How Yellowstone Extremophile Bacteria Helped With Covid-19 Testing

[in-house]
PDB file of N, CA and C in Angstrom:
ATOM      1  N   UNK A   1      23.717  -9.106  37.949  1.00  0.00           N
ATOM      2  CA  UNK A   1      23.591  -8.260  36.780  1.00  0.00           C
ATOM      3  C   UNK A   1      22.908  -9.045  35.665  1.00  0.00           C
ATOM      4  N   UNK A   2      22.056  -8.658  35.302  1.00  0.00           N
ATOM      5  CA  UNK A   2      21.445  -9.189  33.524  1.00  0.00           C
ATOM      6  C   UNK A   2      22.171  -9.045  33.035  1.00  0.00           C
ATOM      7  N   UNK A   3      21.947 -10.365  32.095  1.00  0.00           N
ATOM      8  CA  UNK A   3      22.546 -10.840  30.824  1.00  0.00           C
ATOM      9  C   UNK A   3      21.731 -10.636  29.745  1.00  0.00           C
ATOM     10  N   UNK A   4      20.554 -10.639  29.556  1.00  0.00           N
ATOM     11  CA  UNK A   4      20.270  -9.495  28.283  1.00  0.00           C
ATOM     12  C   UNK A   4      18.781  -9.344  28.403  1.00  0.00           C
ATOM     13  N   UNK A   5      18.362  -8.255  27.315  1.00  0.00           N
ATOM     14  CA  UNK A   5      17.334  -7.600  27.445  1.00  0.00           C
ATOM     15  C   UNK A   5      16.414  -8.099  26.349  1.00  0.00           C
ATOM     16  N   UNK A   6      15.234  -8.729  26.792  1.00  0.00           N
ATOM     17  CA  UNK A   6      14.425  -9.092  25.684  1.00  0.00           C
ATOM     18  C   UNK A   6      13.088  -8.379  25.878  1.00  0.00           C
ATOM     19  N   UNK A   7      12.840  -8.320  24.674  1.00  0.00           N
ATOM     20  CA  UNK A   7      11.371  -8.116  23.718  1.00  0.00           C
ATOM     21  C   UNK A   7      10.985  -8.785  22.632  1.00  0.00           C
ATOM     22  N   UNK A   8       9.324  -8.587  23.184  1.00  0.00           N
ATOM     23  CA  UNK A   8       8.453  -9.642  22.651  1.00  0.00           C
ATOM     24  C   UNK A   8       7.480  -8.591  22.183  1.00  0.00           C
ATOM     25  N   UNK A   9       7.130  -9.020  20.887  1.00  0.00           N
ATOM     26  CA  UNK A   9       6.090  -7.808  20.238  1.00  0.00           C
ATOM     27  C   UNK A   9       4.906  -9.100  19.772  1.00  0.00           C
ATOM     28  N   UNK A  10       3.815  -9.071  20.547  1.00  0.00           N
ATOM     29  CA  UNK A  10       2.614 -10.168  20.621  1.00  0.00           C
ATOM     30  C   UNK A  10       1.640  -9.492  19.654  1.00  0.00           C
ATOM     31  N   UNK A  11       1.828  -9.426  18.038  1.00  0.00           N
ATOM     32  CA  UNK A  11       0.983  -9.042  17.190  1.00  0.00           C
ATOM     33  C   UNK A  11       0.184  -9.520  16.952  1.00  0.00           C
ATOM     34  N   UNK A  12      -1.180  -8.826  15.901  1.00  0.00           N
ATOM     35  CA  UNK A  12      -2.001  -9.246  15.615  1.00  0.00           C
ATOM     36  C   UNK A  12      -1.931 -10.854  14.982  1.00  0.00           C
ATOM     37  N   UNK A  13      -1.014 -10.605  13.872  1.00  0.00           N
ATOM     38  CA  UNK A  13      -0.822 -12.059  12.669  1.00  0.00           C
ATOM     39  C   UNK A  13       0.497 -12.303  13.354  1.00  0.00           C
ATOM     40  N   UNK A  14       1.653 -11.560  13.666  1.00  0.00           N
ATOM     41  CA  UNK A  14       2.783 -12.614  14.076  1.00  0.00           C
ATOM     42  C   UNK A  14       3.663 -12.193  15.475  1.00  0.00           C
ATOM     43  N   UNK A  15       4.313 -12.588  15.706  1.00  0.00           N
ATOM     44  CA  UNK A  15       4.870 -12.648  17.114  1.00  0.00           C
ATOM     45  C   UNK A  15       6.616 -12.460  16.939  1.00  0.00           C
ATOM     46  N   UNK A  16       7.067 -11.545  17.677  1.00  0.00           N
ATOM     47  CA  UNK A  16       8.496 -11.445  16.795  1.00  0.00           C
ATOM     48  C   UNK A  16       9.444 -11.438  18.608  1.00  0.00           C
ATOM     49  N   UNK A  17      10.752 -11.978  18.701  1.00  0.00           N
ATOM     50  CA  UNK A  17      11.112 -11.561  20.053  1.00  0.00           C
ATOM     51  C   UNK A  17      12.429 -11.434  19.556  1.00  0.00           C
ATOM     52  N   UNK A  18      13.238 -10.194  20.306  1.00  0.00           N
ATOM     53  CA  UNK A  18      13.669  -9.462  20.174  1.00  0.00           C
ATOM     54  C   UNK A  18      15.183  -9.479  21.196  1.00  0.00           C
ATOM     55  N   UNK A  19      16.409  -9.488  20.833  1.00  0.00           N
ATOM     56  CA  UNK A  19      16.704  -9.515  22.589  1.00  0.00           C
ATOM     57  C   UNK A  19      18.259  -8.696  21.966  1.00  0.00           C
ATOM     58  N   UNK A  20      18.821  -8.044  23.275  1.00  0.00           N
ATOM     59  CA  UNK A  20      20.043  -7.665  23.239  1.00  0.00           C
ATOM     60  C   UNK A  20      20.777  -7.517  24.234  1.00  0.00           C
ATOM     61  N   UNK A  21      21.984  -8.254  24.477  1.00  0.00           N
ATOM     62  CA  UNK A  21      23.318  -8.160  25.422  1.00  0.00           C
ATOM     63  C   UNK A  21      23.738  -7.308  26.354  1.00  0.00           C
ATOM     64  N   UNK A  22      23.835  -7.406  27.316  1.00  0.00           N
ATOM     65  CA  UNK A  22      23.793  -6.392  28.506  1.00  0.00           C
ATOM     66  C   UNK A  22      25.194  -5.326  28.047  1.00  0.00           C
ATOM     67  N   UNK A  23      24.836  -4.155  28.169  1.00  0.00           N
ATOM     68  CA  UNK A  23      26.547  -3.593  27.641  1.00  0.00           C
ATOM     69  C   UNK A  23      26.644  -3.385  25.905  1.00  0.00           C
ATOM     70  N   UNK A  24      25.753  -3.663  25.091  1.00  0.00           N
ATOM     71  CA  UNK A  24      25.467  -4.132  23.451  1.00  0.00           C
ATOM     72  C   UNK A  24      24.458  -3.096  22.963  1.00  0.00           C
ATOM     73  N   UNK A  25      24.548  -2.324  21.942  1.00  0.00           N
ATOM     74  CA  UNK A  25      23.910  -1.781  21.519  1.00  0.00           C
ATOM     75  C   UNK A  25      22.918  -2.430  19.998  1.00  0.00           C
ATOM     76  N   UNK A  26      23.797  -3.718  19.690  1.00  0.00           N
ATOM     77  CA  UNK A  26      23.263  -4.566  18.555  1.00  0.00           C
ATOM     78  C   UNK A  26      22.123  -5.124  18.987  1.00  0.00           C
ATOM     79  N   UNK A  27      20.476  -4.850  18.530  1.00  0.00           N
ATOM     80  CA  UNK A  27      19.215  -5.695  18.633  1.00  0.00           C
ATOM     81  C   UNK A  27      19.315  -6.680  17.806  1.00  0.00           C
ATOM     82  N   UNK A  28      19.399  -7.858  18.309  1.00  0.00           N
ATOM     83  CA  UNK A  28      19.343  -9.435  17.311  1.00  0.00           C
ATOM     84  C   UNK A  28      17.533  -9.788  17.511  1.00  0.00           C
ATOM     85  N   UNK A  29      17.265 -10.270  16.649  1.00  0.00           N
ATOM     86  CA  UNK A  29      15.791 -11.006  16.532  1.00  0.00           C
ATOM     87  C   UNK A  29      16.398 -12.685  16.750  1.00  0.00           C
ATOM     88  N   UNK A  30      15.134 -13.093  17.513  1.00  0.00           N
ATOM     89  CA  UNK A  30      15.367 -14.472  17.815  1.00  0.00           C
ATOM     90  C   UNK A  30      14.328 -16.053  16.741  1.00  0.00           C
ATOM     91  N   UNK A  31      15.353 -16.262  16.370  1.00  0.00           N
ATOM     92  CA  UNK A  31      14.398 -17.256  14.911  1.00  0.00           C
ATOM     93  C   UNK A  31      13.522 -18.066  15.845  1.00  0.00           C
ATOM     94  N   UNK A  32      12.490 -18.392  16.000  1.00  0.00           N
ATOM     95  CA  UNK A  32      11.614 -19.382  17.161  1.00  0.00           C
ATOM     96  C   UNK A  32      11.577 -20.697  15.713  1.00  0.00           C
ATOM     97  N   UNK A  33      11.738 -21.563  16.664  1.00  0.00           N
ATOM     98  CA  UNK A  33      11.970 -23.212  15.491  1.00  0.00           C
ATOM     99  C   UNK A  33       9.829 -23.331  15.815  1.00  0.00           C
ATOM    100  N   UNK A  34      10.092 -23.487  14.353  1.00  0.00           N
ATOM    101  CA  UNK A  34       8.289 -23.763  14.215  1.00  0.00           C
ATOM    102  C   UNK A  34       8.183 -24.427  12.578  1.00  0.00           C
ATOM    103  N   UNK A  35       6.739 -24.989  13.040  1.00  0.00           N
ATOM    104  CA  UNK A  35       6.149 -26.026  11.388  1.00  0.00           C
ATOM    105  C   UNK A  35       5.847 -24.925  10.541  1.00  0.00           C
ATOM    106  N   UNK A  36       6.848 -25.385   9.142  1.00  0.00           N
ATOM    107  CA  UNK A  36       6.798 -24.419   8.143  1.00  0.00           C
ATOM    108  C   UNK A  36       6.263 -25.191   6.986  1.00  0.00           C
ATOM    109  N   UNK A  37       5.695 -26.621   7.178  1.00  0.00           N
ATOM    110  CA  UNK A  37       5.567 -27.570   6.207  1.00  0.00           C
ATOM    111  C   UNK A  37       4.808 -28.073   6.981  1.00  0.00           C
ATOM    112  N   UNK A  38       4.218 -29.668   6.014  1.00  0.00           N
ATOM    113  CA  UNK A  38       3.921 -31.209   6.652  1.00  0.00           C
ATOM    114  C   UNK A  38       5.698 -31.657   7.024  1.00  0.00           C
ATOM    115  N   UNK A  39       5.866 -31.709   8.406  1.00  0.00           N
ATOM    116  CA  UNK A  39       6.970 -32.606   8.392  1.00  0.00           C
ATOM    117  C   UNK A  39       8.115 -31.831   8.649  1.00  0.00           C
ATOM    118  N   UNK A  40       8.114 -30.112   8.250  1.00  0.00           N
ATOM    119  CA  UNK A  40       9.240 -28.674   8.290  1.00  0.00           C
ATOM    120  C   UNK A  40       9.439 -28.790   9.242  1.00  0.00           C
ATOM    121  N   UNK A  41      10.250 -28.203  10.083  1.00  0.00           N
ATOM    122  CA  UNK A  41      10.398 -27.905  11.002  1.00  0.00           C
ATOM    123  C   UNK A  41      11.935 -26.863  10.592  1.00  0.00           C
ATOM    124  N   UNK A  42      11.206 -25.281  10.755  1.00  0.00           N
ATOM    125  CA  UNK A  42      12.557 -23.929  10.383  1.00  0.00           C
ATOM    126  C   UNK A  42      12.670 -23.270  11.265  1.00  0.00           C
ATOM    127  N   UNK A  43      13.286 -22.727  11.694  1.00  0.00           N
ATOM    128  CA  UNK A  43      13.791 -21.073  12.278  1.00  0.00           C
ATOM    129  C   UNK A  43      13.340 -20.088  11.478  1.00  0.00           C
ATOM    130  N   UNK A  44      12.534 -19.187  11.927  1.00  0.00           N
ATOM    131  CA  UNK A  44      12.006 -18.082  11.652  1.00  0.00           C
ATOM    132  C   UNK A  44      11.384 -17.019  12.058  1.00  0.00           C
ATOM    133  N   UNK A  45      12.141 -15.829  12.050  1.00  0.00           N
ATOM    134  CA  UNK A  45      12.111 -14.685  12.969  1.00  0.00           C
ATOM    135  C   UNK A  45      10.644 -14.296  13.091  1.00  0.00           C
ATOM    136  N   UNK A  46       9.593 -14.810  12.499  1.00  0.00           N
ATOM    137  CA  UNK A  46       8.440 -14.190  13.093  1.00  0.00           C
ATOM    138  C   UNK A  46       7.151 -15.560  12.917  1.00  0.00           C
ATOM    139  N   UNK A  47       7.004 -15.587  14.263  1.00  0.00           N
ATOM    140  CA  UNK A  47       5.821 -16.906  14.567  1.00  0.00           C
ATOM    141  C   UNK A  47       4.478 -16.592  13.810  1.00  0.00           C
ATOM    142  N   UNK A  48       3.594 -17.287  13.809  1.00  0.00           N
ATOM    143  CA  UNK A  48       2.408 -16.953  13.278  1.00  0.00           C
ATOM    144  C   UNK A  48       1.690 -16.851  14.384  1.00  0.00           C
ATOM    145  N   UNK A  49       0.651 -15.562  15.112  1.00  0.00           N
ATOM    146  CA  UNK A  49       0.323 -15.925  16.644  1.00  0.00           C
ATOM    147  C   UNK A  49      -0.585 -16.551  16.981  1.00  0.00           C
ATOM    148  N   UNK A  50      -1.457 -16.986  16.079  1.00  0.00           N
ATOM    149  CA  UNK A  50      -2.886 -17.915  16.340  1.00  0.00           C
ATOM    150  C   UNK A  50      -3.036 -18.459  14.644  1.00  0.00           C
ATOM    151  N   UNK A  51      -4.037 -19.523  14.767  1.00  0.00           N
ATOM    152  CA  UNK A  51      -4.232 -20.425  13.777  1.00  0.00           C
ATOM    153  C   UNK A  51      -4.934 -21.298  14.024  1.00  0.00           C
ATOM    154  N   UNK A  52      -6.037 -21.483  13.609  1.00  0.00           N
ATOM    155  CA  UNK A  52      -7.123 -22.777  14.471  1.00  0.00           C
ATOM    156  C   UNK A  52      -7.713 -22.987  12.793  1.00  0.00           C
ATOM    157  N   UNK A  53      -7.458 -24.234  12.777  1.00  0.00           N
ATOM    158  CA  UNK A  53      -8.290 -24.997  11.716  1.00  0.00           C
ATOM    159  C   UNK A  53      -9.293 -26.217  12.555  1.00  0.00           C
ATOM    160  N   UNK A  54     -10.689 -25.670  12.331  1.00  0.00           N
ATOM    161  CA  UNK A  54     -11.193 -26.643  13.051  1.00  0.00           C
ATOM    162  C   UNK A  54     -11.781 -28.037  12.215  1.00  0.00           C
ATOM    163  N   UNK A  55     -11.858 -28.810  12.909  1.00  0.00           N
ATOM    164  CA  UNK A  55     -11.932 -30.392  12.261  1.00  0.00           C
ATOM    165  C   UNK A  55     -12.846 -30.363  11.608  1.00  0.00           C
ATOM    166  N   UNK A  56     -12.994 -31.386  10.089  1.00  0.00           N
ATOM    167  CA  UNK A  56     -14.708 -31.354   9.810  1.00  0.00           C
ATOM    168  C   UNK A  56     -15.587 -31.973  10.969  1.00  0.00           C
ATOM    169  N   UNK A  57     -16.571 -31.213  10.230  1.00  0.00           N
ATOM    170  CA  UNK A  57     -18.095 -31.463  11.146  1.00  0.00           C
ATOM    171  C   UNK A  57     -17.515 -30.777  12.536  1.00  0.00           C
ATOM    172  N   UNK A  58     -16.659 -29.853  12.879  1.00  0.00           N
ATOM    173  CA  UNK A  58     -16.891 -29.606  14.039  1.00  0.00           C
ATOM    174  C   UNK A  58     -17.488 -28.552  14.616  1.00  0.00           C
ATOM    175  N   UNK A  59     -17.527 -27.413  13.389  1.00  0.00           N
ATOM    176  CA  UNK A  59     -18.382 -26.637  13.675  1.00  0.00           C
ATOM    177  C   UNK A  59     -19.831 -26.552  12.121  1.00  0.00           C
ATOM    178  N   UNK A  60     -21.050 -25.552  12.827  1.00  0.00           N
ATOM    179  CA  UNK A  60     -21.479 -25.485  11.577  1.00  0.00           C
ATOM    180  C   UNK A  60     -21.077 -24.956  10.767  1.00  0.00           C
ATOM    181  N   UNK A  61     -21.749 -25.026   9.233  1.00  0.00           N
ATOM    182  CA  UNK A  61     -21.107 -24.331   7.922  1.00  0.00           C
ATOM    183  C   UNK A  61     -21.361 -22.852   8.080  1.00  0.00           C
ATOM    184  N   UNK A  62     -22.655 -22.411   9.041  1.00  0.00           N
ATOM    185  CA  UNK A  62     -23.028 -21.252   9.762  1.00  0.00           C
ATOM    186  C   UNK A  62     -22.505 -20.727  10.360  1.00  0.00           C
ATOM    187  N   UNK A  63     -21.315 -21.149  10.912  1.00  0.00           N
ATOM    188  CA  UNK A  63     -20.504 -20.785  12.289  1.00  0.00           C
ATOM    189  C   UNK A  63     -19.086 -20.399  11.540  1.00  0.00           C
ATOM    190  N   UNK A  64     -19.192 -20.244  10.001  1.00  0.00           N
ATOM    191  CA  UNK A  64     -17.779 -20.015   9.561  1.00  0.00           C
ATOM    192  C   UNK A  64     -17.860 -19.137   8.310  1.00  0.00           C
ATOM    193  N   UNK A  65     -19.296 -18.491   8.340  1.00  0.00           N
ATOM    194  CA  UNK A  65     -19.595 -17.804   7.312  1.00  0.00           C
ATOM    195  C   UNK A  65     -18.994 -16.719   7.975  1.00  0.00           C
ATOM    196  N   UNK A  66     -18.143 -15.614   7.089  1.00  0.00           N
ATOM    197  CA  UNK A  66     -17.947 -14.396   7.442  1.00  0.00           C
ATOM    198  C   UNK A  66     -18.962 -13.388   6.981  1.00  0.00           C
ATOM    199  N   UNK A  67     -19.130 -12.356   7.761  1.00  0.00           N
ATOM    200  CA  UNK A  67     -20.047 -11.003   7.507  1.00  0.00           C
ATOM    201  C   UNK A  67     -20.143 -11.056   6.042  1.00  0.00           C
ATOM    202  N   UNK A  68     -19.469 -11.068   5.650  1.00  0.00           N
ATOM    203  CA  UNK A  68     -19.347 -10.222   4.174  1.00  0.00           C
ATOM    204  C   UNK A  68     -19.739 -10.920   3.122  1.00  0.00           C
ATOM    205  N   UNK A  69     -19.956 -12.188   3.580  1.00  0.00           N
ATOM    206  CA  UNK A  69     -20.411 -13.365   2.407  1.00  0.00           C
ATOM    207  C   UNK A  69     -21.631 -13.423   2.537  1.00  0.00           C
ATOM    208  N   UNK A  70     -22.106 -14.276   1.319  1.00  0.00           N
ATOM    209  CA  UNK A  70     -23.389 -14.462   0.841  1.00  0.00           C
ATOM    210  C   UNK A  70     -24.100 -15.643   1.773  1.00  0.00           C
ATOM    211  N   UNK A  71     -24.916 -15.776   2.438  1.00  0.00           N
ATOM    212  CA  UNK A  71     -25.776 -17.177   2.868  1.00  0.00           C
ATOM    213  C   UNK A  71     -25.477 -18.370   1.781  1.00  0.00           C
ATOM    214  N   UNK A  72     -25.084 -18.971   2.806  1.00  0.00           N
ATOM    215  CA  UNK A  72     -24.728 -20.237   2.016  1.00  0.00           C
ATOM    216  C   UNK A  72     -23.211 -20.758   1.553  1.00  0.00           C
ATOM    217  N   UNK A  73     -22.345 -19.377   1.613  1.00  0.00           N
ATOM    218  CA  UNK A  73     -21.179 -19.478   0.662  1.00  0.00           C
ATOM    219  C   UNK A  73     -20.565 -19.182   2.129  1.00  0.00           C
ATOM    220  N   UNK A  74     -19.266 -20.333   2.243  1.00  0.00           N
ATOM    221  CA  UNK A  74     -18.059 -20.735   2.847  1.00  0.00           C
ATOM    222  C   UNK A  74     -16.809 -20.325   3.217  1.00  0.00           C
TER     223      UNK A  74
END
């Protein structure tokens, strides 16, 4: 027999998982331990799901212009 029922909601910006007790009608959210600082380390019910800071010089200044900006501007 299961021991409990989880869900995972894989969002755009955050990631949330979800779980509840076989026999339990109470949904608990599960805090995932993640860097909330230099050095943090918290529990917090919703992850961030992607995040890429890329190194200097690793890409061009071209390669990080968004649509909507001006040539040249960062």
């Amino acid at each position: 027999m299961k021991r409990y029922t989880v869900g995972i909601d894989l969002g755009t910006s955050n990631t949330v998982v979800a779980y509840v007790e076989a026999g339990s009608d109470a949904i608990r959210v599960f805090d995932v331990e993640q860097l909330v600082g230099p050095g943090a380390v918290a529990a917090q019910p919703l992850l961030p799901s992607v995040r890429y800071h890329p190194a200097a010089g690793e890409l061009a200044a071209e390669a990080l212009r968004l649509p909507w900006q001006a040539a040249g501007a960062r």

When microbiologist Thomas Brock first stumbled upon a hardy, heat-resistant bacteria in the Lower Geyser Basin area in Yellowstone National Park in 1966, he made the groundbreaking discovery that life could exist at much higher temperatures than previously thought. At the time, scientists believed that 73C was the hottest temperature a living organism could withstand, and that even heat-loving or thermophile bacteria preferred a cooler environment—about 55C. But much to the scientists’ surprise, Thermus aquaticus, as the new bacteria was eventually named, could survive in near-boiling water. Such organisms are known as extremophiles for their ability to thrive in extreme environmental conditions. Read Full Story in JSTOR Daily

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